Maybe that didn’t matter when the clappers seemed to be helping to work a little magic on the team … but the spell appears to have been broken. And while there may be far bigger issues facing the club at the moment – not least the calamitous defence – is it finally time to make a clean break and ditch the things? Leicester City fans James Kendrick and Jayden Whitworth have their say. And you can have yours too in our poll, below.  

James Kendrick: ‘What makes Leicester City so special is its uniqueness. There’s no other club like it and that includes the clappers’

Since Vichai Srivaddhanaprabha bought Leicester City in August 2010, no other club in English football has been on the journey the Foxes have. From being promoted back to the Premier League, the Great Escape, winning the Premier League, FA Cup, and Community Shield to our opportunities to experience European football … all this was down to Vichai and his son Top. 

And I think that this almost unbelievable rise can be symbolised in one object, the clapper. Which other owner in world football would pay to have one put on every seat in the stadium before every home game? The Leicester owners have been clear from the start, they wanted to become a top six Premier League Club and the clapper was one of their ways of getting there. 

Without 30,000 people banging away on their clapper every game, motivating the players and pushing them forward would Leicester fans have had all the amazing moments that we have?  While this is a question to which we will never know the answer, I’m inclined to believe the answer is no.

What makes Leicester City so special is its uniqueness. There’s no other club like it and that includes the clappers. They make Leicester stand out from the crowd and they help to provide a unique matchday experience that everyone will enjoy.  

Yes, they have their downsides and critics, but they help create an atmosphere that gets everyone involved including young children.  

The clapper doesn’t prevent fans from singing their normal songs and chants or prevent a natural atmosphere from being created, clappers just help everyone else get involved, pick up the beat of the songs and join in.  

Sitting near the family stand in Leicester City’s crucial Europa League home game against Legia Warsaw and seeing people of all ages able to join in around the stadium by clapping along will have been a big boost for the players in their push to win the game and the benefits were seen in the way the team performed. 

Used properly, clappers can be a real force for good. They’re not a magic bullet that ensure you win every game, but they encourage the crowd to get involved and back their team for the full 90 minutes and that can only produce more positive results. 

There’s still a long way to go on this incredible journey for Leicester City and I’m looking forward to backing them all the way and having a lot more clappers to add to my collection.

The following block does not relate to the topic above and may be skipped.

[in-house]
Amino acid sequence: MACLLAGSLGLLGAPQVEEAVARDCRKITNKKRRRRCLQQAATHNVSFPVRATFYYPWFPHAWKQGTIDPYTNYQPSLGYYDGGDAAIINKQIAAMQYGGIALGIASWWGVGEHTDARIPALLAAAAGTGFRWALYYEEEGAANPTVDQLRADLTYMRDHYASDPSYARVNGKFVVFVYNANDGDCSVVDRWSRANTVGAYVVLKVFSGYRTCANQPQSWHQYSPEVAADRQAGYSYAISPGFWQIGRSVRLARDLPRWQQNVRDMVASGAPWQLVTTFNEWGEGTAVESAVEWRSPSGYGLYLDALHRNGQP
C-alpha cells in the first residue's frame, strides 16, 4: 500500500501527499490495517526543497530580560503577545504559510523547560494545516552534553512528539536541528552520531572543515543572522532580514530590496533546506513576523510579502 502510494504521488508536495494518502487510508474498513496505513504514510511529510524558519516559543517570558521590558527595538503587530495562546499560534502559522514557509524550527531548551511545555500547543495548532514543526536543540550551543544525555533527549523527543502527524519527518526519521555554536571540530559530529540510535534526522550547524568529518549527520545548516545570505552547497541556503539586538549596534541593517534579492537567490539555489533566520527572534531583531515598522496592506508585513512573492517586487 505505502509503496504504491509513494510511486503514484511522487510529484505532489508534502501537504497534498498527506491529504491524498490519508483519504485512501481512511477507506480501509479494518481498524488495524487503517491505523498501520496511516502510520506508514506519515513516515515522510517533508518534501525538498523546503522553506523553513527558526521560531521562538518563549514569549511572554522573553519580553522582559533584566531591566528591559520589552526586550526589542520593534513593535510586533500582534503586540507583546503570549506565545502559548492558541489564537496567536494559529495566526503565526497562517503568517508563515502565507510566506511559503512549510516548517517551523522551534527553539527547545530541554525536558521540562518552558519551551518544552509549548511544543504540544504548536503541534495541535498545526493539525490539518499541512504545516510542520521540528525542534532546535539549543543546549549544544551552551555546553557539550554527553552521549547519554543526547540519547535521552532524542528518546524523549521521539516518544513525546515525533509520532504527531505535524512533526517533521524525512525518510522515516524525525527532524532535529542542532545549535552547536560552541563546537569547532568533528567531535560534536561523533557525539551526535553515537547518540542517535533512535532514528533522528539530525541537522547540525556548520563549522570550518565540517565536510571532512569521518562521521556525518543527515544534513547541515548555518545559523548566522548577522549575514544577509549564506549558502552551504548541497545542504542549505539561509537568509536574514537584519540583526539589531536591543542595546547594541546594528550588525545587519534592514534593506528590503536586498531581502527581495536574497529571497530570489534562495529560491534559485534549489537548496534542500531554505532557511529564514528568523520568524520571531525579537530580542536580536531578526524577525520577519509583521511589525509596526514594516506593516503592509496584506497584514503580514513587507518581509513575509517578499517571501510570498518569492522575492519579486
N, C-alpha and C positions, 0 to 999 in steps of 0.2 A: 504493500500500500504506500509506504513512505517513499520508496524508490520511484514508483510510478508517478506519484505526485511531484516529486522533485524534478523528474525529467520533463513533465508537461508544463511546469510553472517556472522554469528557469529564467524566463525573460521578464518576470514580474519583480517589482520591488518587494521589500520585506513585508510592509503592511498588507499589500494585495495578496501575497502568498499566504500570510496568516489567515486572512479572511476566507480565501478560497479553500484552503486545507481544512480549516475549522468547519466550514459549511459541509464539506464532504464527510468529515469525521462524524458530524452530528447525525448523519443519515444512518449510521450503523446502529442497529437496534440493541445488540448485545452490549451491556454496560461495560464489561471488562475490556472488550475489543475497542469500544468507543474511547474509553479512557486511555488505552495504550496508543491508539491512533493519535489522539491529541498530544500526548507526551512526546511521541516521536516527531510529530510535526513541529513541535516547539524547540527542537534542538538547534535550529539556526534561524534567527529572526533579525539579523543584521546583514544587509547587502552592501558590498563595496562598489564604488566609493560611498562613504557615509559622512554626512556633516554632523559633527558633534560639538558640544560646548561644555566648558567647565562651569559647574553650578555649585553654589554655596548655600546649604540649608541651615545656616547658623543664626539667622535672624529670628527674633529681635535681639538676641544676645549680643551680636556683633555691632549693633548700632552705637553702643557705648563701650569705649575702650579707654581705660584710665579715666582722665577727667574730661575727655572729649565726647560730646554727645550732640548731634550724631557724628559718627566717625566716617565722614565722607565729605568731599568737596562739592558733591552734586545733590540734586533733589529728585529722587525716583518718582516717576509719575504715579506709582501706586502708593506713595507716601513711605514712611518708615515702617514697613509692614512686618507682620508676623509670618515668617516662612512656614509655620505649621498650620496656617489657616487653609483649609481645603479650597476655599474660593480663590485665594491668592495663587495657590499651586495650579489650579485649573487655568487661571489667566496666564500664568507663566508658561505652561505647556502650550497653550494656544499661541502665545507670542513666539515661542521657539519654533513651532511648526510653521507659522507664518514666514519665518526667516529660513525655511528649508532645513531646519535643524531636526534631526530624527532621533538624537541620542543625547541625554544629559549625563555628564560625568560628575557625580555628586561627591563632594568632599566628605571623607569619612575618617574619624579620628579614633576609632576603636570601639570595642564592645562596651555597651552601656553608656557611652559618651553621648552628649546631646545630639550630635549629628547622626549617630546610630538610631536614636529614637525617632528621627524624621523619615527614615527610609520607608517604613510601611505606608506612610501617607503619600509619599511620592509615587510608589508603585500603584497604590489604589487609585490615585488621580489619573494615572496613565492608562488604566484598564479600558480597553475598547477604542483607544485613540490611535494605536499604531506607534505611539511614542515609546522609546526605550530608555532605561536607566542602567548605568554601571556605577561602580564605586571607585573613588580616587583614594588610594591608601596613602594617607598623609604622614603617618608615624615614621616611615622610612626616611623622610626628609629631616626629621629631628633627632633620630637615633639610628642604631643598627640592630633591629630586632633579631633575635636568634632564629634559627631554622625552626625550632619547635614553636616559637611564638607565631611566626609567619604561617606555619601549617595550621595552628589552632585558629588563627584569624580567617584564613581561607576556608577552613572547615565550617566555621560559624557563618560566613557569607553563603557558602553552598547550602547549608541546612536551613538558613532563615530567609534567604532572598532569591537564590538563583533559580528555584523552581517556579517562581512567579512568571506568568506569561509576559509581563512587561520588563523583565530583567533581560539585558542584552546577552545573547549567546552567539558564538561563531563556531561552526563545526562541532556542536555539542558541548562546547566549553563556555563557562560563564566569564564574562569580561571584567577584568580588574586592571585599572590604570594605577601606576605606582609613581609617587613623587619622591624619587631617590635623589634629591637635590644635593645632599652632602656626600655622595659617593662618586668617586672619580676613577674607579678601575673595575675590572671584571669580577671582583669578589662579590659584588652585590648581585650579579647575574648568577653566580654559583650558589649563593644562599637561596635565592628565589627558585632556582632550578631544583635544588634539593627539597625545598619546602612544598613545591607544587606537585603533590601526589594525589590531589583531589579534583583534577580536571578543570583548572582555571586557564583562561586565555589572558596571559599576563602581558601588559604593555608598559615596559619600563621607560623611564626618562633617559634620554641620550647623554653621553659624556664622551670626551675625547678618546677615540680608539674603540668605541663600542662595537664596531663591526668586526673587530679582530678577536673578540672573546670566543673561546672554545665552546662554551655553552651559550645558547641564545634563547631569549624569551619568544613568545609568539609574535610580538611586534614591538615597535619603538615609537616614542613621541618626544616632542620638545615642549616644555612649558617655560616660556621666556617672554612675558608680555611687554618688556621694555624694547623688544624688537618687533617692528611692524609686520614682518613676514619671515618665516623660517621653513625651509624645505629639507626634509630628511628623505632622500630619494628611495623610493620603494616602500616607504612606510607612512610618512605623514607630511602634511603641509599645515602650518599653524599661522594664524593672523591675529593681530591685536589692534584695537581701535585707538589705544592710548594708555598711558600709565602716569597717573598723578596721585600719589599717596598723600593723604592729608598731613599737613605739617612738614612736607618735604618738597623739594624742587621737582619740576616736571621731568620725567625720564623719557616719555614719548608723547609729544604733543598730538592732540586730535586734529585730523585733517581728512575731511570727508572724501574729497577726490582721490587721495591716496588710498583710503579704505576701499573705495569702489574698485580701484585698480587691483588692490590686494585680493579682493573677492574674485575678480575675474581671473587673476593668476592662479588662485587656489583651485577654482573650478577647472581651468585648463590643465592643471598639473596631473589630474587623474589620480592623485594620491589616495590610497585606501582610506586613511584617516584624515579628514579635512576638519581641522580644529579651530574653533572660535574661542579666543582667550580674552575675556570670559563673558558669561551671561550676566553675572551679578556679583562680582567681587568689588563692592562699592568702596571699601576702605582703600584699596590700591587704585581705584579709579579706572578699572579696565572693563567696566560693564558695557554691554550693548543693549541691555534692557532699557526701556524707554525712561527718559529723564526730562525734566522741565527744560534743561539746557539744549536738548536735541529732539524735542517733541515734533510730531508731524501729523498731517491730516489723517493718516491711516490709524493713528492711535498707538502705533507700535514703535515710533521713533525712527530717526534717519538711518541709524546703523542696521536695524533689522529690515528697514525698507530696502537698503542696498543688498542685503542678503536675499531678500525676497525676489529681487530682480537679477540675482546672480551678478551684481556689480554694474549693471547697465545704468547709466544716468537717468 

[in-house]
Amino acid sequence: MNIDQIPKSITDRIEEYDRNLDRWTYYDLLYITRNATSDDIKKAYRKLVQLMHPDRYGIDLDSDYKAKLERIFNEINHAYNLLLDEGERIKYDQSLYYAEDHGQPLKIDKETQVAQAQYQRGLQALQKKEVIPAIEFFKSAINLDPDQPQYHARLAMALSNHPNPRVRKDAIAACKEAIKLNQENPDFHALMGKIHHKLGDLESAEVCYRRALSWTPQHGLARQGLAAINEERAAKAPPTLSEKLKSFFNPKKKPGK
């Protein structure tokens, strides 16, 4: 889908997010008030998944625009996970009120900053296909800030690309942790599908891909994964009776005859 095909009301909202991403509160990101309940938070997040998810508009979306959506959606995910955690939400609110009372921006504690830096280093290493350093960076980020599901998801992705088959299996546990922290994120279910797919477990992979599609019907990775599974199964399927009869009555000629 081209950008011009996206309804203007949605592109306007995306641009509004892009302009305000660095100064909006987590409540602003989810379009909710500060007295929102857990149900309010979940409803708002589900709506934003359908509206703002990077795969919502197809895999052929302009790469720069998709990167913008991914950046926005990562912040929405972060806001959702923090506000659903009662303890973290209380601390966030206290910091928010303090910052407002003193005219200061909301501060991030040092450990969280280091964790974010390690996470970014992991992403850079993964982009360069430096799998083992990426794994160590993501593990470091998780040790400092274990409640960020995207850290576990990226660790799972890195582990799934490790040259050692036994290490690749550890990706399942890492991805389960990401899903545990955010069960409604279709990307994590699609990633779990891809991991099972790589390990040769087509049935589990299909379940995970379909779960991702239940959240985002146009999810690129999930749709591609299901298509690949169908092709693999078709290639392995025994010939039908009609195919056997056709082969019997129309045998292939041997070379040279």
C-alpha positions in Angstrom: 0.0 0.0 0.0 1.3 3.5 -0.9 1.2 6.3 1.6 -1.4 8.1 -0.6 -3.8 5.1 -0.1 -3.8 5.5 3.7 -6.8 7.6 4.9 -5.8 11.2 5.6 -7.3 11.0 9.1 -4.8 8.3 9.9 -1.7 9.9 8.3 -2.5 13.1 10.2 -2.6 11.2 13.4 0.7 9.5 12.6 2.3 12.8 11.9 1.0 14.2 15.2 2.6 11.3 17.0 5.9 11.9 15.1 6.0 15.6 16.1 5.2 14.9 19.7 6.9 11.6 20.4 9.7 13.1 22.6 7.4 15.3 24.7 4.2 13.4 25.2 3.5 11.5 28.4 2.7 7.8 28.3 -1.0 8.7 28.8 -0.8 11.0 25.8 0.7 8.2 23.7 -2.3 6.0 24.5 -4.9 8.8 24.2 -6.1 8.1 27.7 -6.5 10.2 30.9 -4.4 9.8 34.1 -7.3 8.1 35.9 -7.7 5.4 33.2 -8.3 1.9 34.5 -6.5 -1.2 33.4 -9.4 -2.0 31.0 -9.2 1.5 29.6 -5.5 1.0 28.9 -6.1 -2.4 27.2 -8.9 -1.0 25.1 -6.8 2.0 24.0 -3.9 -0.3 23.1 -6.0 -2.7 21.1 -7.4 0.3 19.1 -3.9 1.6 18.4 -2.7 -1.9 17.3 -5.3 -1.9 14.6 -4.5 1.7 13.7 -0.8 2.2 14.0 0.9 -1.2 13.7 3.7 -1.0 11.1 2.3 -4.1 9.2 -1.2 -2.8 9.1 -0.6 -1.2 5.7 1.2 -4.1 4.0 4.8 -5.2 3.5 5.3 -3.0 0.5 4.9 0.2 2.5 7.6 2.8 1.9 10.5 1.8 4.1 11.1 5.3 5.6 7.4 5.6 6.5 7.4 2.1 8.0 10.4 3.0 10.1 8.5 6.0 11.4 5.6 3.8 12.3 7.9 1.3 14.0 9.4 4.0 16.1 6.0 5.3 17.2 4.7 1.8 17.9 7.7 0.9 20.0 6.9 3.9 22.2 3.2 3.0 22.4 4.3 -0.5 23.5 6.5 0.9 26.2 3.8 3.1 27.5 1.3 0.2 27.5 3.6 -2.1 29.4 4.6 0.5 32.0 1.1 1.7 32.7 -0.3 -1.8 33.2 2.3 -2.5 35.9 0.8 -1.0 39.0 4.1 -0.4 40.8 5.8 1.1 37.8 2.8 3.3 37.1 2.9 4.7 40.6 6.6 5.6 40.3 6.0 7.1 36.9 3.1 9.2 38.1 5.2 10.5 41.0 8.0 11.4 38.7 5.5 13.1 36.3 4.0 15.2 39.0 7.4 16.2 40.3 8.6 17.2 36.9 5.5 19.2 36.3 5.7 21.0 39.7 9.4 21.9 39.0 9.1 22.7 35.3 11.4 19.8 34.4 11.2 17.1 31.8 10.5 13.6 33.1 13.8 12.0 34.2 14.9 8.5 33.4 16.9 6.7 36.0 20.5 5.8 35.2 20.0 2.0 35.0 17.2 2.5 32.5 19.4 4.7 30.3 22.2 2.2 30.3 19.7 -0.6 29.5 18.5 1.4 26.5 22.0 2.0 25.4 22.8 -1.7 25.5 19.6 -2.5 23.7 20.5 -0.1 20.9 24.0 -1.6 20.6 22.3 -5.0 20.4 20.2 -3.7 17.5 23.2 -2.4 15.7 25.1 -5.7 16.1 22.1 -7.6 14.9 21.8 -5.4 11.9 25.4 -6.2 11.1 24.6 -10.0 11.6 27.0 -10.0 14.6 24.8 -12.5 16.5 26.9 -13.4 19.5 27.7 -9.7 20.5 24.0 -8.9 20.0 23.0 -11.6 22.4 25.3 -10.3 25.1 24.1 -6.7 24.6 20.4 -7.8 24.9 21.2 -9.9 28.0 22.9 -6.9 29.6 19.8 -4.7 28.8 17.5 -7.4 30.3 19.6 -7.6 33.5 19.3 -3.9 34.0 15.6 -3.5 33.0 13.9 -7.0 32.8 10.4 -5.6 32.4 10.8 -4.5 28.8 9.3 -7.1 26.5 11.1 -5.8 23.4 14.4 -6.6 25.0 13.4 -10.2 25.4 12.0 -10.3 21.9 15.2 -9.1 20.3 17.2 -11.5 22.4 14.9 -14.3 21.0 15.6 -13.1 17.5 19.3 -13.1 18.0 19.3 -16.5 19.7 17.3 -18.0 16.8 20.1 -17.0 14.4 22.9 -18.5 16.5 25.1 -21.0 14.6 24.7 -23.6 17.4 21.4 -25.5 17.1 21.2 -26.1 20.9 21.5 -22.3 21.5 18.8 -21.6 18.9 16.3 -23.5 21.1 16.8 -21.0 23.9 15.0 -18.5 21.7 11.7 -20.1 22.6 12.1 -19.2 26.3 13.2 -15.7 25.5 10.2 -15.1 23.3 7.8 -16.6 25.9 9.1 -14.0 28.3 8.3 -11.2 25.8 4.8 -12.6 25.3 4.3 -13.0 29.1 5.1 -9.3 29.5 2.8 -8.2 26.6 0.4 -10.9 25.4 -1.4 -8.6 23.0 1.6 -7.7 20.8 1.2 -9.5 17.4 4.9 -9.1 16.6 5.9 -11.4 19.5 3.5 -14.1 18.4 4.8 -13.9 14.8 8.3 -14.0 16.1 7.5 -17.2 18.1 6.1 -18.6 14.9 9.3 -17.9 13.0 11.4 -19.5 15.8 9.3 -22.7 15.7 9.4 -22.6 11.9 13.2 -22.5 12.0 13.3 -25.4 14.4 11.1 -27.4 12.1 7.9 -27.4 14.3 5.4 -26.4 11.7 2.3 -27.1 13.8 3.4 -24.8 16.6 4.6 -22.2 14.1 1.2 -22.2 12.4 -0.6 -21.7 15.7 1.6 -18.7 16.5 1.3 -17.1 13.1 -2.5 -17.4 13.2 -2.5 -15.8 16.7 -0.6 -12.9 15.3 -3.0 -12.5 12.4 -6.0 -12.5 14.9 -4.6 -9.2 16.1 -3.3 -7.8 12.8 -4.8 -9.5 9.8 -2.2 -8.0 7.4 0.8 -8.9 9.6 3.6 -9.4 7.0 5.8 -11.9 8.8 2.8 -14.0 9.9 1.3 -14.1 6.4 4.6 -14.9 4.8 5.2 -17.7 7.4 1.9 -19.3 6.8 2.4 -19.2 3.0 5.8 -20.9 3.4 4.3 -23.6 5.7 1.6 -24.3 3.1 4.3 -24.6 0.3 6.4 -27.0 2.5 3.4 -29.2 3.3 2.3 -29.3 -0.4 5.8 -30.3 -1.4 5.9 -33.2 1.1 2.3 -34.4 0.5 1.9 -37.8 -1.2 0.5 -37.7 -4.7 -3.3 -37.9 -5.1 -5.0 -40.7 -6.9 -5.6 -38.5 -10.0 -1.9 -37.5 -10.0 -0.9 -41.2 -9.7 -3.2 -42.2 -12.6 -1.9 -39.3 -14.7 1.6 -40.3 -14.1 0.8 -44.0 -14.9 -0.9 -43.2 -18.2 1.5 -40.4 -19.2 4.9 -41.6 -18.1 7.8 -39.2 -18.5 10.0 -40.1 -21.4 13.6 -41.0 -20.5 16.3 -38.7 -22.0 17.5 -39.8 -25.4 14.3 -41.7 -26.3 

Jayden Whitworth: ‘I can’t understand why the club are so hell-bent on keeping them – bin them off’

In an era where Leicester City have got things spot on and have continuously set an example for the rest of the league, the clappers have been a rare occasion when we have perhaps got things slightly wrong.

Now I’m all for a clapper on special occasion (granted they’ve been more frequent over the last few years) whether that be when we are holding our first FA cup aloft; being crowned Premier League Champions or the dizzy heights of that remarkable Champions League campaign back in 16/17. They prove to be great filler for my box of ever-growing Leicester City memorabilia – we all have one, don’t we? But I draw the line there. There is no need for them anymore. They’ve run their course.

If I cast my mind back to when they were introduced at the home match against West Ham, the game that kickstarted the great escape, I remember thinking they were quite a novel, inventive idea. A great way of boosting the atmosphere at the King Power. As seasons past their effect dwindled. They even lost the biweekly clap along to Uptown Funk – something I’m certain all Leicester fans miss, right? They now must be binned off. There is no rhythm to them anymore, they just create a right racket. Come the end of the game, they are just discarded in and around the stadium and the streets of Leicester. Most of all they are having an adverse effect on the atmosphere in the stadium.

What I fail to understand is why the club are so hell-bent on keeping them. If the club are so set on boosting the atmosphere on matchdays, it baffles me as to why time and time again the club were so set on constantly rebuking any notion of introducing safe standing or an organised singing section, one not too dissimilar to the one up at Celtic Park.

I pity the poor sods that every week have to fold them, clamp it together with a rubber band and then stick one on all 30,000 odd seats. Only for the full-time whistle to sound and then have to go and pick them all back up again. In the current climate as well, you’d think they’re a COVID super spreader. The less things for people to get their fingers on the better.

Get rid. Use your hands – it’s what they’re for.